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originally posted by: JBurns
a reply to: rickymouse
The Russians could easily have political operatives in the DNC. It is also very possible they have assets in the GOP. We have assets in theirs as well. Such action is a common part of intelligence gathering, as political intelligence is important to decision makers up the chain. Given the nature of intelligence missions, this information would not be leaked because it was certain to trigger tightened security/reprisals (therefore cutting off the flow of info - opposite of what intelligence agencies desire/spend lots of money on).
For this reason, even if the Russians had standard intelligence personnel in place (turned employee, mole, whatever the means) they wouldn't blow their cover over some potentially damaging data. It is far more likely a disgruntled insider wanted to deliver a blow against the DNC over a perceived sleight/personal vendetta of some kind, and conclusions from experts like Binney appear to support that assessment.
Just my take on it though rickymouse
Did they? I will see if I can dig that up from anywhere!
On Thursday, CrowdStrike walked back key parts of its Ukraine report.
The company removed language that said Ukraine's artillery lost 80 percent of the Soviet-era D-30 howitzers, which used aiming software that purportedly was hacked. Instead, the revised report cites figures of 15 to 20 percent losses in combat operations, attributing the figures to IISS.
The original CrowdStrike report was dated Dec. 22, 2016, and the updated report was dated March 23, 2017.
After CrowdStrike released its Ukraine report, company co-founder Dmitri Alperovitch claimed it provided added evidence of Russian election interference. In both hacks, he said, the company found malware used by "Fancy Bear," a group with ties to Russian intelligence agencies.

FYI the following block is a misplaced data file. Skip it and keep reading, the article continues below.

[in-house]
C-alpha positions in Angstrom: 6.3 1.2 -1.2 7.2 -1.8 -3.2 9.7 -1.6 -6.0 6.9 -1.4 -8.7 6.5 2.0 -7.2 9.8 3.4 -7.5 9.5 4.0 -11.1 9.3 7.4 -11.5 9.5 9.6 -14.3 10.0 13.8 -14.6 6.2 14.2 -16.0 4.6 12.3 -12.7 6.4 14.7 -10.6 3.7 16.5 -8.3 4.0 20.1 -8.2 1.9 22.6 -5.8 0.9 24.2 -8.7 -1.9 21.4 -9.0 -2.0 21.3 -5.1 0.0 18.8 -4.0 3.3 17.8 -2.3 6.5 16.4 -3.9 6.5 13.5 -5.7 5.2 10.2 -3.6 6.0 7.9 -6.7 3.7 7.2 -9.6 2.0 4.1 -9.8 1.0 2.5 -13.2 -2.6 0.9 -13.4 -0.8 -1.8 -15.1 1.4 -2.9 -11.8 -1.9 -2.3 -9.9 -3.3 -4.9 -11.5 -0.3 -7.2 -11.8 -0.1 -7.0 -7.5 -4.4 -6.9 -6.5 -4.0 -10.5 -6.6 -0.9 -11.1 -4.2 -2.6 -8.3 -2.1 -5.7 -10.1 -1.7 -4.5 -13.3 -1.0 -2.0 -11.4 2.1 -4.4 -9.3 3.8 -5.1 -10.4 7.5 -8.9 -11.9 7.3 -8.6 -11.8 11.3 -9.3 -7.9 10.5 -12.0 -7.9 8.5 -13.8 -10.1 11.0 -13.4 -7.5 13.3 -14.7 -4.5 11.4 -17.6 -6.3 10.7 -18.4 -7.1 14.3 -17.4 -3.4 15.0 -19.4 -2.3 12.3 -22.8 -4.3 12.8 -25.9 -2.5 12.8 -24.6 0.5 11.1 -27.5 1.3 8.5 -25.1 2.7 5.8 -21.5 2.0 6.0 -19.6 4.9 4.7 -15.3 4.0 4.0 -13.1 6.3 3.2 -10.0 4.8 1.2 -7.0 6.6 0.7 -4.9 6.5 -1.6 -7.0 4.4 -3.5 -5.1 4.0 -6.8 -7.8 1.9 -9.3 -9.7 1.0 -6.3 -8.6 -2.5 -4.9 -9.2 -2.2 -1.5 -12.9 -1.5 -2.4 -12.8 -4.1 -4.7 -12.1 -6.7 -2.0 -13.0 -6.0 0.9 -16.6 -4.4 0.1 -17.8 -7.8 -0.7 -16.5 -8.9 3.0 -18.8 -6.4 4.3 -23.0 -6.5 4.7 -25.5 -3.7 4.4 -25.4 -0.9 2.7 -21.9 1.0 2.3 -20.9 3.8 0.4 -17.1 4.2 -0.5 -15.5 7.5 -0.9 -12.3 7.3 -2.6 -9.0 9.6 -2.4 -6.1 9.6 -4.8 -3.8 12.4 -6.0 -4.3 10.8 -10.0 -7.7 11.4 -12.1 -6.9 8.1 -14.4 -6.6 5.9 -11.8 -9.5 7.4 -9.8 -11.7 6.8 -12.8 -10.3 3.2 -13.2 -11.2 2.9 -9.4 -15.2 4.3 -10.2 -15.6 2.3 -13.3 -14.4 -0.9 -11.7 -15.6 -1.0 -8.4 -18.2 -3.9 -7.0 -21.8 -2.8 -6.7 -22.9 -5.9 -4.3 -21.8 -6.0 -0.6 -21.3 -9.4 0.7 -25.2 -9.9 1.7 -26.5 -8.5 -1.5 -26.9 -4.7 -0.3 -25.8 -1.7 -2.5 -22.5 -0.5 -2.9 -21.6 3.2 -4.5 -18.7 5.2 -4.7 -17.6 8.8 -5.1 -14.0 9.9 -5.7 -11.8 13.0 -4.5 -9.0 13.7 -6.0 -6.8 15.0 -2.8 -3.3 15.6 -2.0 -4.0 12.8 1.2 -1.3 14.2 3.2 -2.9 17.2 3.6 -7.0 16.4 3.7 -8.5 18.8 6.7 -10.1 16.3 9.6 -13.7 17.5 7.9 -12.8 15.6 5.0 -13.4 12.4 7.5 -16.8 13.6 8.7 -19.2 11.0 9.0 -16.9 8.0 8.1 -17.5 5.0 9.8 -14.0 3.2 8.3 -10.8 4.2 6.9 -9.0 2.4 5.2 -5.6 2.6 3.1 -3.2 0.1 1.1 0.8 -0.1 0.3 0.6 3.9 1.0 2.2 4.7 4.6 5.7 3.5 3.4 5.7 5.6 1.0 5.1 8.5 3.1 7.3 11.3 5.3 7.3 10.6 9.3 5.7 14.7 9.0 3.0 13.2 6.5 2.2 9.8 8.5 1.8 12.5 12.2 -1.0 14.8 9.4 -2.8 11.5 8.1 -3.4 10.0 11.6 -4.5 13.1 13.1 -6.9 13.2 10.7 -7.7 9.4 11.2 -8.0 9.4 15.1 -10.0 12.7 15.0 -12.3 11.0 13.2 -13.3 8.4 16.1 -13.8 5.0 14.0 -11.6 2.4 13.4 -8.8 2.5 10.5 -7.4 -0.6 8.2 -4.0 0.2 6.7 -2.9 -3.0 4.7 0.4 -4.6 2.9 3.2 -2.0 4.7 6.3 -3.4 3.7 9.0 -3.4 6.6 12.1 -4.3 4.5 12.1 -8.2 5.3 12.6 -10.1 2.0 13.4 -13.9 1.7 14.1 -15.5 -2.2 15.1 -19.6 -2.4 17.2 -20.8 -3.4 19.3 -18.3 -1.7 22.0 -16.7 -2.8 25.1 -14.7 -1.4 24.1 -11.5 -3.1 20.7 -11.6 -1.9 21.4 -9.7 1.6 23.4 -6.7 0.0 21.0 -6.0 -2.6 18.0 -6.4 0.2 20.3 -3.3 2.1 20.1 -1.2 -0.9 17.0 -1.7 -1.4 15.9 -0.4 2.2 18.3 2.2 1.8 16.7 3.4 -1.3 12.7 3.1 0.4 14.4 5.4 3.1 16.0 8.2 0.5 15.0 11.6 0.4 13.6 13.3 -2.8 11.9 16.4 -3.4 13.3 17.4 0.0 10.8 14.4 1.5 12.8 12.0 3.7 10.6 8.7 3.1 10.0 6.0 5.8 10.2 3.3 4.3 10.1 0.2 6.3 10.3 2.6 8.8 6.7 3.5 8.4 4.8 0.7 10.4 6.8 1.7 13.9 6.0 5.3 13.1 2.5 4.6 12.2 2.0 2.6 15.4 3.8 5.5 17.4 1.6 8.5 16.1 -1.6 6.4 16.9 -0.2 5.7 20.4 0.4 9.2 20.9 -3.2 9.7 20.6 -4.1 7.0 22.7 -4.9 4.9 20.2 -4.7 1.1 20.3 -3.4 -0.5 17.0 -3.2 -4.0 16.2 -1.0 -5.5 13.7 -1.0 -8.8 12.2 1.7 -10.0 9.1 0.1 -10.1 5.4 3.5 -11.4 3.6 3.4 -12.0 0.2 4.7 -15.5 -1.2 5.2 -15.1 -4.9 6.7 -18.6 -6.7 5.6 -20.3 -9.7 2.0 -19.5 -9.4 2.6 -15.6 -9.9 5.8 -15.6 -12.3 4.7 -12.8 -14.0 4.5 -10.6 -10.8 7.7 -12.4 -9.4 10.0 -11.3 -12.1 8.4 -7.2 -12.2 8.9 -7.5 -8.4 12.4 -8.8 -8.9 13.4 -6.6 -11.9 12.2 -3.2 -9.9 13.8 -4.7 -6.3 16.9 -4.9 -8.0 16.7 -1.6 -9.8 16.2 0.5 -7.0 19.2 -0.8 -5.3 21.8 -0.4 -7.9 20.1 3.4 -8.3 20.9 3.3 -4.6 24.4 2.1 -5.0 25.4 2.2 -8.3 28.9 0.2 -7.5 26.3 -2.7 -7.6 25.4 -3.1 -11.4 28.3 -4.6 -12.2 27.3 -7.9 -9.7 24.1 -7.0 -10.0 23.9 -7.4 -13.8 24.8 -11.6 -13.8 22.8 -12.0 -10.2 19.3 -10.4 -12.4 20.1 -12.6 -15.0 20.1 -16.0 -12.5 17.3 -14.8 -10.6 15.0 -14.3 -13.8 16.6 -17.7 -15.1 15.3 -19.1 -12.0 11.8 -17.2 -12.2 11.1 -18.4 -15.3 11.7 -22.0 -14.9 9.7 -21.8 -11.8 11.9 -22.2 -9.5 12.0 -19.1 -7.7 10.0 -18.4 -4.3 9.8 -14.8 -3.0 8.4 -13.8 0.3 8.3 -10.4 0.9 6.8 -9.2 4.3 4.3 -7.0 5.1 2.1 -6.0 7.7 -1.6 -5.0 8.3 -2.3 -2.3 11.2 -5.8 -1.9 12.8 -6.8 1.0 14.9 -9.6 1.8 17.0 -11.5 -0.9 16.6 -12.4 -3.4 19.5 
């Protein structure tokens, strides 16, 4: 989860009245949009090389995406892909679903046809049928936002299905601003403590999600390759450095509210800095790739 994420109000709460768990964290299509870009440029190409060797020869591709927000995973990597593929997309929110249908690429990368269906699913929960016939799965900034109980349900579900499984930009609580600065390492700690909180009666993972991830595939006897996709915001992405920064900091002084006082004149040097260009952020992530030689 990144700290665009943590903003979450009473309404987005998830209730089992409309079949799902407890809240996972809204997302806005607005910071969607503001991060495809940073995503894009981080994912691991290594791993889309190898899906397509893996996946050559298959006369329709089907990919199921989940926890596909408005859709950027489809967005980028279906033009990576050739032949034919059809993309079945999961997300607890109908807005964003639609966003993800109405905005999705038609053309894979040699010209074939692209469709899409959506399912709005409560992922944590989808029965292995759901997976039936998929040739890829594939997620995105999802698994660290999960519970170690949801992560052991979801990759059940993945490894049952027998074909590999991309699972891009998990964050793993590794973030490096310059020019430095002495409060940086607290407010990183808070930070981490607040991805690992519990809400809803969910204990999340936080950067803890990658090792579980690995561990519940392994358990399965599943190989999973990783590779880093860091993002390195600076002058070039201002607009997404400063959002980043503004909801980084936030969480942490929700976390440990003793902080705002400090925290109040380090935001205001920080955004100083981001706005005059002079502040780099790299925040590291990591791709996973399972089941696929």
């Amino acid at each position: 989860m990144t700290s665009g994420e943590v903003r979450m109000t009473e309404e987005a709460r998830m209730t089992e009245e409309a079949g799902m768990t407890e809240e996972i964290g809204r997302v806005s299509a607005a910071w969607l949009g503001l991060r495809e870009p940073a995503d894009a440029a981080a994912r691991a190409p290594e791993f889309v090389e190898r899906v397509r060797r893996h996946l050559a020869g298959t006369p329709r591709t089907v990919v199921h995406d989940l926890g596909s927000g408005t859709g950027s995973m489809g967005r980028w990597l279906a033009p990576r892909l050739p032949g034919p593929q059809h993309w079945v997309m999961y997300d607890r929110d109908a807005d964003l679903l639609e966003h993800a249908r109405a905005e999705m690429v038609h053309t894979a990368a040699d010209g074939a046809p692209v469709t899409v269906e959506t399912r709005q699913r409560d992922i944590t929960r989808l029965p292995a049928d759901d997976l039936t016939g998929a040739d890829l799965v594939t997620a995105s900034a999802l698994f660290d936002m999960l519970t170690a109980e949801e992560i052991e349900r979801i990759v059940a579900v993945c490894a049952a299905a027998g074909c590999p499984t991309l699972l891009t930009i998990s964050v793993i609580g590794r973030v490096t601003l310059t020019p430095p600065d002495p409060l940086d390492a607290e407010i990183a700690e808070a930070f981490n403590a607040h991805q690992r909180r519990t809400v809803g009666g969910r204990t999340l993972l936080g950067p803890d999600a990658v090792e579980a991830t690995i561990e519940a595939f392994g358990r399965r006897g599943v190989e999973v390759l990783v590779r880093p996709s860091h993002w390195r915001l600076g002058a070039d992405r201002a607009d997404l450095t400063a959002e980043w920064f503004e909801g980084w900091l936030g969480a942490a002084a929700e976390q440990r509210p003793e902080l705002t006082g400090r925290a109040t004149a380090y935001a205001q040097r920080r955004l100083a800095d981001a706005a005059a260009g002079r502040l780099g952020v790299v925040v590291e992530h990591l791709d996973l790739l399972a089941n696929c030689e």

originally posted by: jadedANDcynical
a reply to: Dudemo5
What you're not getting is the analysis done by the Forensicator is confirmed by Binny's statements.
There are two separate and unconnected entities (the Forensicator and Binny) that have come to the same conclusion.
originally posted by: JBurns
a reply to: theantediluvian
No one is doubting the transfer speeds can be done over a reasonably fast WAN connection. The problem is that such activity would throw up major red flags to IPDS systems and security guys keeping an eye on those systems. There is a good likelihood that would've caused them to lose their access, which is a primary goal of an alleged APT: "persistence"
Why not break into smaller chunks and transmit more slowly to avoid detection? Wouldn't you want to maintain access?
Binney is no quack - he is widely respected in his field, and should be taken seriously.
Why is the conclusion of an insider job so difficult for you to consider? It appears to challenge some deeply held world view or something. If it were me, I wouldn't put too many chips on the table if you're betting for this Russia stuff to ever be actually proven.
All we have so far is innuendo, suggestion, accusation and summary judgment supporting that belief.
One piece of substantial evidence is all it would take.... ?